I don't know if I'd actually buy this product, though. It's a great accent, but a whole jar of it would sit in my fridge for a very long time.

                                2 Replies
                                1. re: MickiYam

                                  I've bought small jars (for camping) from Hispanic groceries (or the Mexican food aisle).

                                  1. re: paulj

                                    I also buy it at Hispanic markets, it's around $4-5 here.

                                    Thinned with lime juice it is great on fish tacos, it's good on sweet potatoes, brushed onto fish and then baked, with pureed chipotles in adobo mixed into it for a dip for quesadillas, etc. Useful stuff.

                                  1. On a bologna sandwich, no! As a base for a dressing or dip absolutely.

                                    1. We have a lime tree so I use more limes than lemons. It is stronger than lemon so adjust accordingly.

                                      1. I like the idea of it, but i have never ever bought anything "lime" and had it taste.....like lime. I would just squeeze the fresh lime juice into plain mayo, probably for slaw salads on tacos, sandwiches, as a sauce for steamed artichokes...

                                        1. I make it to serve with bbq shrimp.

                                          1. This would be great on a grilled chicken sandwich with pepperjack cheese, avocado, pickled red onions & shredded iceberg.

                                            1. They dumped a bunch of it on the market a few years ago in Los Angeles (very cheap). I don't recall it tasting boldly of lime. I have access to juicy flavorful limes so I would just augment mayo with them if I wanted a real lime kick. I did buy it as my regular mayo during that period. Now I am devoted to TJ's organic mayo and add in flavorings as applicable. Vinegar from pickled ginger and some wasabi paste is a frequent flyer.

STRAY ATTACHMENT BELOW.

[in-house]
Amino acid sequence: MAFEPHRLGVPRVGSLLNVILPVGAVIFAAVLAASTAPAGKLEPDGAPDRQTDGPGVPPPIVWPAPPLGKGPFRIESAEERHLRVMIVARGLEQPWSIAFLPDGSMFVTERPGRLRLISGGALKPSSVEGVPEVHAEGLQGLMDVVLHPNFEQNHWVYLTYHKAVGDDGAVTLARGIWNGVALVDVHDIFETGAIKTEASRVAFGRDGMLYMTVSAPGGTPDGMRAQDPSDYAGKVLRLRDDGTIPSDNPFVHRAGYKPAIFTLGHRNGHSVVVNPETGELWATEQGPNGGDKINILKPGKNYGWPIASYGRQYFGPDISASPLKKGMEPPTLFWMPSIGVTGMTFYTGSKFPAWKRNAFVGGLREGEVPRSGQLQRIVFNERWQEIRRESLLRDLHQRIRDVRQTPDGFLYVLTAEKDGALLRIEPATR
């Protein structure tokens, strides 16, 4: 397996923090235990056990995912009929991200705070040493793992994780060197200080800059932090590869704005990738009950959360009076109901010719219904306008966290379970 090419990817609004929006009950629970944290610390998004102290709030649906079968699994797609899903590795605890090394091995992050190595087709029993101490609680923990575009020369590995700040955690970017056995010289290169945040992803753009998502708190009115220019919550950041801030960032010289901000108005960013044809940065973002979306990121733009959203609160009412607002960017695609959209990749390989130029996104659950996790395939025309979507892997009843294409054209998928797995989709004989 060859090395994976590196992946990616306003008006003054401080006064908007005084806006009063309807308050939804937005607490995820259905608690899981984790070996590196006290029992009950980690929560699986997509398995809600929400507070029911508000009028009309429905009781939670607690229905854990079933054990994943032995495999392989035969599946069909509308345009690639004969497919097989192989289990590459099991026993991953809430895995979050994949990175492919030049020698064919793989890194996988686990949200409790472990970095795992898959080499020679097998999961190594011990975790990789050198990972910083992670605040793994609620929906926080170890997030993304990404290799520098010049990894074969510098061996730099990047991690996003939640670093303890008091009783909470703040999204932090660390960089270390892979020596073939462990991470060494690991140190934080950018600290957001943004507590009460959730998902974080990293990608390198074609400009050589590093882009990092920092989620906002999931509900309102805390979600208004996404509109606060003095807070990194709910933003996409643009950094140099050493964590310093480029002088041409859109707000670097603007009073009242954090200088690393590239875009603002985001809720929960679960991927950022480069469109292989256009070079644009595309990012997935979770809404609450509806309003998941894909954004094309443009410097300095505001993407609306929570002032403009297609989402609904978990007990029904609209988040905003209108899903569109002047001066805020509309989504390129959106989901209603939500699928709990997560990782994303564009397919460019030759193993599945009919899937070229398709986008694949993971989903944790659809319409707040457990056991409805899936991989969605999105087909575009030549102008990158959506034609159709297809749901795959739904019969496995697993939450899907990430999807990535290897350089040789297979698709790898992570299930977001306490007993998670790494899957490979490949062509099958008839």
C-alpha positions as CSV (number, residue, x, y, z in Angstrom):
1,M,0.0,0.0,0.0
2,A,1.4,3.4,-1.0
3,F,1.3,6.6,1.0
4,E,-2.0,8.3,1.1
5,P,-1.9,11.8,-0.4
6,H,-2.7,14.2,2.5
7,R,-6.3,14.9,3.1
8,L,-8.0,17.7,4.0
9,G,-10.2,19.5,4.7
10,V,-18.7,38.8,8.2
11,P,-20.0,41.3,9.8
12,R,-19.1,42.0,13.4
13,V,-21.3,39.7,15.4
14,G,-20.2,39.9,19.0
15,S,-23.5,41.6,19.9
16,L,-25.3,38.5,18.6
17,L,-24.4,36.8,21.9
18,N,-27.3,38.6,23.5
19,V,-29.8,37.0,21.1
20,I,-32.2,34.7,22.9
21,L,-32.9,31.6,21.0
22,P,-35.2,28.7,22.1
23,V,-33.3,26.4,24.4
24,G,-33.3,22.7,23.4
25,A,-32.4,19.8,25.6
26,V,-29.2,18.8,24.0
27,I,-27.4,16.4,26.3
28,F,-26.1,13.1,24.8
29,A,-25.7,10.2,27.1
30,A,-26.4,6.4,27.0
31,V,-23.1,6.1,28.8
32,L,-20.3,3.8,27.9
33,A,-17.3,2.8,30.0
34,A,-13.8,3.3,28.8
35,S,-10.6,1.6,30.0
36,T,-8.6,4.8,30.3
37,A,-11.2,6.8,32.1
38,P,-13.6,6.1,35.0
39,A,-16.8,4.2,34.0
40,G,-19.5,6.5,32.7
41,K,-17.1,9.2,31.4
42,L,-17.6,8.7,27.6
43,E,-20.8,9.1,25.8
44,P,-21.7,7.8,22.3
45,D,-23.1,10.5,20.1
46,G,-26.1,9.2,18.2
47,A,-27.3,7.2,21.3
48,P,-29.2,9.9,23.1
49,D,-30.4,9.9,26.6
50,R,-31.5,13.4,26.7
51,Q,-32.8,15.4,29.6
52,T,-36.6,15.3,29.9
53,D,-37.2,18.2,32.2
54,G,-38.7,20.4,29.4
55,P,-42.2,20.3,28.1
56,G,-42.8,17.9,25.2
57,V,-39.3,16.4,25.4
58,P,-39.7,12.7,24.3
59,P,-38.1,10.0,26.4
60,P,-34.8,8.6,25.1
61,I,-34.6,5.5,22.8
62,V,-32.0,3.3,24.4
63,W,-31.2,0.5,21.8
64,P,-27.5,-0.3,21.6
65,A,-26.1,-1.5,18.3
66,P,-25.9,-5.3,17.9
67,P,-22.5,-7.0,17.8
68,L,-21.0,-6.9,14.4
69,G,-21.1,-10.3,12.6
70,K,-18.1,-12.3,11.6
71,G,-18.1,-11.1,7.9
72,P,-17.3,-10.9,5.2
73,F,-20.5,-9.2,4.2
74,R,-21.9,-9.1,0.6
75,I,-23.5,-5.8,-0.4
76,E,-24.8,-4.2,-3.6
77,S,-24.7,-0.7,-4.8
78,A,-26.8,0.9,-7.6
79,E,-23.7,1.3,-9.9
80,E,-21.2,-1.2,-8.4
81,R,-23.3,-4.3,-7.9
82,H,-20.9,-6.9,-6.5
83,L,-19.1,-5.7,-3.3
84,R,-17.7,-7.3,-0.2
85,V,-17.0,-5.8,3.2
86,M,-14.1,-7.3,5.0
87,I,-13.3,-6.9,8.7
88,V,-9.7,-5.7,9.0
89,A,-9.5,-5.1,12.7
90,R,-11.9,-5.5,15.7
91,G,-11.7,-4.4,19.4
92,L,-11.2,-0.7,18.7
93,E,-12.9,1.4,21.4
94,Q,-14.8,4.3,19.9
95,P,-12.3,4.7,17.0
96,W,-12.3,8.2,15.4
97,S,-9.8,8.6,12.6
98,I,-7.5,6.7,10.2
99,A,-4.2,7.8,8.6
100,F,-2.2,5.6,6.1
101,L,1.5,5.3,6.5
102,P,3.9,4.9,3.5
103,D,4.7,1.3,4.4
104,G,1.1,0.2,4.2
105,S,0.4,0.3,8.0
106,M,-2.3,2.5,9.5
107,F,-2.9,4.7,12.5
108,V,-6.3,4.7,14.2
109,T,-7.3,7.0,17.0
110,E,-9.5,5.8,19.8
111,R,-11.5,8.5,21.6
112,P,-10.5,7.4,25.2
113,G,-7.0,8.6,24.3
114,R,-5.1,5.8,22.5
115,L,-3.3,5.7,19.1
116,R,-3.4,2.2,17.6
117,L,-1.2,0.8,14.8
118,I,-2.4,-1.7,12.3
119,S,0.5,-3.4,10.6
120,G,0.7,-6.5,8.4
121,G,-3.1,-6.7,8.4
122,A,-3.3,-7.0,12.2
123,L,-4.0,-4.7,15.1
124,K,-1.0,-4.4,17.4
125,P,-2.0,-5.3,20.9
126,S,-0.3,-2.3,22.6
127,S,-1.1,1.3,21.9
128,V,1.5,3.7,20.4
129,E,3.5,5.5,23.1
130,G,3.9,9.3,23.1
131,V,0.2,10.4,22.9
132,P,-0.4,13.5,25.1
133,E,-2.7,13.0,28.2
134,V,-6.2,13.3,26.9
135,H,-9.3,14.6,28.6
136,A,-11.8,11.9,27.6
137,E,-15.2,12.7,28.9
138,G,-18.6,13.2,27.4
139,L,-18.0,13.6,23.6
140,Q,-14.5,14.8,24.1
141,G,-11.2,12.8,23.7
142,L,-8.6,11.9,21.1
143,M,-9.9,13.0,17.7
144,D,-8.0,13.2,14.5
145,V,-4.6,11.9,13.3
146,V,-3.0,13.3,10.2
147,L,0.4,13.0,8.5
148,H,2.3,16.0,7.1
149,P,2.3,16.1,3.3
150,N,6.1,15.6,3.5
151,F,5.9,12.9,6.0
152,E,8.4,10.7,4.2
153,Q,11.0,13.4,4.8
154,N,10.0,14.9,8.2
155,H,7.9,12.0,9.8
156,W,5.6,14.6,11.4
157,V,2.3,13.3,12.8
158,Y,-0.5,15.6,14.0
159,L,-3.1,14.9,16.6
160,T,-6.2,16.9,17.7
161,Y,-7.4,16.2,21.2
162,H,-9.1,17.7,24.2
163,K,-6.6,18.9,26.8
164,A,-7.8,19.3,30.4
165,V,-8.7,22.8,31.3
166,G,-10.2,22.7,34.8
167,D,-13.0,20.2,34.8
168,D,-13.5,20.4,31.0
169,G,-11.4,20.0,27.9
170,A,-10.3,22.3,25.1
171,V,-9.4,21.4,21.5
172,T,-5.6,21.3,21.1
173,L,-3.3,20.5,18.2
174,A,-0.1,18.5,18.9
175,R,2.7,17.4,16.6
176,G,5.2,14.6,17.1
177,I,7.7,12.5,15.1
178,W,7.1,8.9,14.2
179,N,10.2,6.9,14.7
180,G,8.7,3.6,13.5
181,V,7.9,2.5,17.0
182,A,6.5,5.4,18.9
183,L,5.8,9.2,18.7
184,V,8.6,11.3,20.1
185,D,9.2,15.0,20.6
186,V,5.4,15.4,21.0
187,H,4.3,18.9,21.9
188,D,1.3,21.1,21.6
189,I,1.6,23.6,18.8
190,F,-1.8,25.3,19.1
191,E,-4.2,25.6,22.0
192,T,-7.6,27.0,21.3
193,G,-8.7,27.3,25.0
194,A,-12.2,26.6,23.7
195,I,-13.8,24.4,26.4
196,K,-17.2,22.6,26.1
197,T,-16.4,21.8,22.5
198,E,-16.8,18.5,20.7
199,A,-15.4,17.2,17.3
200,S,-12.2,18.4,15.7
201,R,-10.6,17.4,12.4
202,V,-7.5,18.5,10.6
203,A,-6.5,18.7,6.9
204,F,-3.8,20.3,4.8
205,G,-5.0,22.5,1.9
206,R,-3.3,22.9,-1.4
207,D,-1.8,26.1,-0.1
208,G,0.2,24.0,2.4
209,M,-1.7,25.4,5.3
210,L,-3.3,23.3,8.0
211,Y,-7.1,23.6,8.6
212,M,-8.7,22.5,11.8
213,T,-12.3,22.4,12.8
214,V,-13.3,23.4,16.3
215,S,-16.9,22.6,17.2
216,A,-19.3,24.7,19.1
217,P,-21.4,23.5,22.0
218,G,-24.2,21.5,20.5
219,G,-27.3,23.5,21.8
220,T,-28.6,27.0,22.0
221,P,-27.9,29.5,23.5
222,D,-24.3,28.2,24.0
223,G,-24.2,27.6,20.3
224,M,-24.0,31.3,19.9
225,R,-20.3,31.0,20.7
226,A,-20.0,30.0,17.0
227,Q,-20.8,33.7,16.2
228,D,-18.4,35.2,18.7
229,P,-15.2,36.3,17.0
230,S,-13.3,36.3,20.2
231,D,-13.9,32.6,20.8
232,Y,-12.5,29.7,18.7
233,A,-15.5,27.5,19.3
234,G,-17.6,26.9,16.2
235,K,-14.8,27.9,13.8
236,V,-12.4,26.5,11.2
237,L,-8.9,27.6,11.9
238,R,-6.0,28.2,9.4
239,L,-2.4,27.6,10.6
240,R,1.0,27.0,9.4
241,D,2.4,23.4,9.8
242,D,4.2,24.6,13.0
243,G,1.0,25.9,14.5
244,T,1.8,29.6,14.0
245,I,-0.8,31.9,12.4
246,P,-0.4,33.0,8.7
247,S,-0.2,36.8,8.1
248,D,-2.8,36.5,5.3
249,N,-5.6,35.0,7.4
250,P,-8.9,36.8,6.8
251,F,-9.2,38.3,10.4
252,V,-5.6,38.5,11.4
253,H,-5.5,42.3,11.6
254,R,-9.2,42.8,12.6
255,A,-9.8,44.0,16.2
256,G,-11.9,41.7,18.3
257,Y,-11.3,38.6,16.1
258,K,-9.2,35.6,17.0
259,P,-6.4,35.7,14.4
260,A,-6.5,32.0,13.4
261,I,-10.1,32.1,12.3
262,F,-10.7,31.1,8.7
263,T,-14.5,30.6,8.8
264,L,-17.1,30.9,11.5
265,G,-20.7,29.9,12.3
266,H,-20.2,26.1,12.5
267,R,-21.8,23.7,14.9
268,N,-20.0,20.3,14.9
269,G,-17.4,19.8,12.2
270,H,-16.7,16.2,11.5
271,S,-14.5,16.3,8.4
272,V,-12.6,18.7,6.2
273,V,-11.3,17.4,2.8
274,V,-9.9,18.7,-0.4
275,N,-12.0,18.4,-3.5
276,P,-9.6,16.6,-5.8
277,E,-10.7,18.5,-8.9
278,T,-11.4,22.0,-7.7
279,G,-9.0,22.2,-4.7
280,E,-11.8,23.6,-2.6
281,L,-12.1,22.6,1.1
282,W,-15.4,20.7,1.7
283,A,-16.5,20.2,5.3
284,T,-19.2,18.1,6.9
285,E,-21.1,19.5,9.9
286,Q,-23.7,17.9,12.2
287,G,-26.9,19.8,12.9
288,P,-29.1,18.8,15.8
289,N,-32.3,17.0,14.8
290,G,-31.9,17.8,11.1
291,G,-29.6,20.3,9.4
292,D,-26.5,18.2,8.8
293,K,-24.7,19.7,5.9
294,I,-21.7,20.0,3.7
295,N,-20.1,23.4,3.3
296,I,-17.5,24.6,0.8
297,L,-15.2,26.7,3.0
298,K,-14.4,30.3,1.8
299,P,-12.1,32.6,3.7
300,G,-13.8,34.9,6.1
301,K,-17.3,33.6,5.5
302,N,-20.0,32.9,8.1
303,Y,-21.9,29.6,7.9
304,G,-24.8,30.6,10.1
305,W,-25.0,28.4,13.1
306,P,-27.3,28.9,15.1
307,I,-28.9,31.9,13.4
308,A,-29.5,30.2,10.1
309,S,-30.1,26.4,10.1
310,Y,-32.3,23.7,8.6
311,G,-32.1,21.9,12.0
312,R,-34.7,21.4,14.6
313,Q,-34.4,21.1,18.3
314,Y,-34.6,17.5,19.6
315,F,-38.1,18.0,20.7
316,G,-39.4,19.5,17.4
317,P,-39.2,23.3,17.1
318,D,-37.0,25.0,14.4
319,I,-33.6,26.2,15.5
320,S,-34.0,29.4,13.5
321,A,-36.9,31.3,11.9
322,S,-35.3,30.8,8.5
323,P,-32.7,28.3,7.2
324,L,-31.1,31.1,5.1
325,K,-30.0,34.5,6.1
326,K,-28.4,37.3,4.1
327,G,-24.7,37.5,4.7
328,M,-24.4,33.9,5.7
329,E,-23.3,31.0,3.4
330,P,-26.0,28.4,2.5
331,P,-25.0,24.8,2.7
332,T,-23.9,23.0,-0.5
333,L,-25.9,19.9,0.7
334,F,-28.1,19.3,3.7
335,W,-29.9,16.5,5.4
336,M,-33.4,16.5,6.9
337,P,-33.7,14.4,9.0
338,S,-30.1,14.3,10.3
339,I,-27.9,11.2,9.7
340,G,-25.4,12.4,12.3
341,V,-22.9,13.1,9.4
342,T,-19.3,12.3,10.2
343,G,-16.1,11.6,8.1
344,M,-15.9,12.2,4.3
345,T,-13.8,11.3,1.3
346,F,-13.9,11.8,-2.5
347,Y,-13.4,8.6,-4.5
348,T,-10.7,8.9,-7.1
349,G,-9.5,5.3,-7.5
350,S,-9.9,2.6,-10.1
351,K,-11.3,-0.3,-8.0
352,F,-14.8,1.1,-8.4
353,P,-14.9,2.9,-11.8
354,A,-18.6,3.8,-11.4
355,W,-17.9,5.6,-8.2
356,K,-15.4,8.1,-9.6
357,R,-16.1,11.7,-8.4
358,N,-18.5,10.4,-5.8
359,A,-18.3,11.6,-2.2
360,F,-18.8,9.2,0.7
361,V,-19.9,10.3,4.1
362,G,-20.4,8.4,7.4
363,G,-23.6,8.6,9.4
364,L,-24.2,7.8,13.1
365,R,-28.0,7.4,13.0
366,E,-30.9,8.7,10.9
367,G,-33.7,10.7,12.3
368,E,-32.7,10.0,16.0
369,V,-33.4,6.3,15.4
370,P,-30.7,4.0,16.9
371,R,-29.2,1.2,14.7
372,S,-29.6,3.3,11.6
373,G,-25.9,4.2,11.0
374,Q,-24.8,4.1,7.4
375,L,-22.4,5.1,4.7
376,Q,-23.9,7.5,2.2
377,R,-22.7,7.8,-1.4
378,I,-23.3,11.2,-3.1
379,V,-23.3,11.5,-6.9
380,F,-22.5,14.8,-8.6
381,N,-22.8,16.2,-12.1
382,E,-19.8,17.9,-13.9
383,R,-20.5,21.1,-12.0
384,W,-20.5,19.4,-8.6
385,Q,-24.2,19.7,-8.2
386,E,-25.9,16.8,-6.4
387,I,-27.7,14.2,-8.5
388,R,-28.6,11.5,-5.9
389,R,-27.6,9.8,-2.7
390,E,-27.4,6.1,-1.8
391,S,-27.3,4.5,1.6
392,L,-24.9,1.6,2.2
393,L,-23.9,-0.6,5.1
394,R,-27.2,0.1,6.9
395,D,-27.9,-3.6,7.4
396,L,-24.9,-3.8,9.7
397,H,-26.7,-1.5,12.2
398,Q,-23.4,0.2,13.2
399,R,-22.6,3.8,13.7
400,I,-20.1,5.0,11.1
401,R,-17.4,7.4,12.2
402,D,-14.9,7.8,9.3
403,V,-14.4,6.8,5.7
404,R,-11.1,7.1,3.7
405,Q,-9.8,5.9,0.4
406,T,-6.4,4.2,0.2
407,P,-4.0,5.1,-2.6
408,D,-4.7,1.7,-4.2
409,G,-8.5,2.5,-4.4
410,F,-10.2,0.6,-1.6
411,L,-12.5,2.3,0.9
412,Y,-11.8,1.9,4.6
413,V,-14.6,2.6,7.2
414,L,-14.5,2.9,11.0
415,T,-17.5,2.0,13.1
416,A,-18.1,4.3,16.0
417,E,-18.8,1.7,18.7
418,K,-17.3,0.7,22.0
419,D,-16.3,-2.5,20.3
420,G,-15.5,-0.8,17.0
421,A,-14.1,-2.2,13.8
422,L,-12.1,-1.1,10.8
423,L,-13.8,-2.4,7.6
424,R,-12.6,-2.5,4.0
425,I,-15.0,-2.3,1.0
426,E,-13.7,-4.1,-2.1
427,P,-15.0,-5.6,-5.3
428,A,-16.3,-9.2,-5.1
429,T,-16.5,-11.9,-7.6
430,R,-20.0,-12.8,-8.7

1. Old news in Old Mexico. It's been around for ages. It's good on corn on the cob and esquites among other things.

                                                  1. I have, many times. But I've never bought it, only made my own. SO good. Like others have said, great with fish. I also liked it in potato salad, egg salad, chicken salad, random sandwiches and wraps...

                                                    1. Lime mayo is fab. As is lemon mayo.

                                                      No need to buy special. Just add finely grated zest into ordinary mayo, maybe some juice as well. Works particularly well with fish and other seafood (although perhaps not oily fish)

                                                      1. Lime and jalapaƱo go together beautifully with fish, guac,
                                                        tacos, aioli, etc.

                                                        1 Reply
                                                        1. Add some honey and thin it out a little...perfect salad dressing

                                                          1. I've made it at home. Not bad, really, adds some interesting tang in the right place.

                                                                1. Why not unless you just don't like lime?

                                                                  There are at least 4 brands on the shelves here including one generic store brand at Fiesta Markets.